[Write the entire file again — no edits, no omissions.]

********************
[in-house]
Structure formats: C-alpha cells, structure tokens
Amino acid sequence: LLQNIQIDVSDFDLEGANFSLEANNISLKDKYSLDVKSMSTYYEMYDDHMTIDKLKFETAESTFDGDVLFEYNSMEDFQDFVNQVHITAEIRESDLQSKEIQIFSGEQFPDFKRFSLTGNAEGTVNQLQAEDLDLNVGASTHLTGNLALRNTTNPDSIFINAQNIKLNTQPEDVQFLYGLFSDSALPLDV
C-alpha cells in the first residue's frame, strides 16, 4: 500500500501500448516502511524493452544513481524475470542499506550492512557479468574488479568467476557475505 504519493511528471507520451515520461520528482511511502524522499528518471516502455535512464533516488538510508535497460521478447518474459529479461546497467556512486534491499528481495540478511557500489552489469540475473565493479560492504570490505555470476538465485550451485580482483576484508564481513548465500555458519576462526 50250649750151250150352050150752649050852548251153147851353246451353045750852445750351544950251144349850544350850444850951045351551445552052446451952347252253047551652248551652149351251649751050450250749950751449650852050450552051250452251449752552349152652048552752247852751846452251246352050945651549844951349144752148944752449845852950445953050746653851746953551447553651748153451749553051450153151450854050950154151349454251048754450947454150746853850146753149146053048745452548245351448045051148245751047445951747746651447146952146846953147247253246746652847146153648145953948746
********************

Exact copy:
[in-house]
Structure formats: C-alpha cells, structure tokens
Amino acid sequence: LLQNIQIDVSDFDLEGANFSLEANNISLKDKYSLDVKSMSTYYEMYDDHMTIDKLKFETAESTFDGDVLFEYNSMEDFQDFVNQVHITAEIRESDLQSKEIQIFSGEQFPDFKRFSLTGNAEGTVNQLQAEDLDLNVGASTHLTGNLALRNTTNPDSIFINAQNIKLNTQPEDVQFLYGLFSDSALPLDV
C-alpha cells in the first residue's frame, strides 16, 4: 500500500501500448516502511524493452544513481524475470542499506550492512557479468574488479568467476557475505 504519493511528471507520451515520461520528482511511502524522499528518471516502455535512464533516488538510508535497460521478447518474459529479461546497467556512486534491499528481495540478511557500489552489469540475473565493479560492504570490505555470476538465485550451485580482483576484508564481513548465500555458519576462526 50250649750151250150352050150752649050852548251153147851353246451353045750852445750351544950251144349850544350850444850951045351551445552052446451952347252253047551652248551652149351251649751050450250749950751449650852050450552051250452251449752552349152652048552752247852751846452251246352050945651549844951349144752148944752449845852950445953050746653851746953551447553651748153451749553051450153151450854050950154151349454251048754450947454150746853850146753149146053048745452548245351448045051148245751047445951747746651447146952146846953147247253246746652847146153648145953948746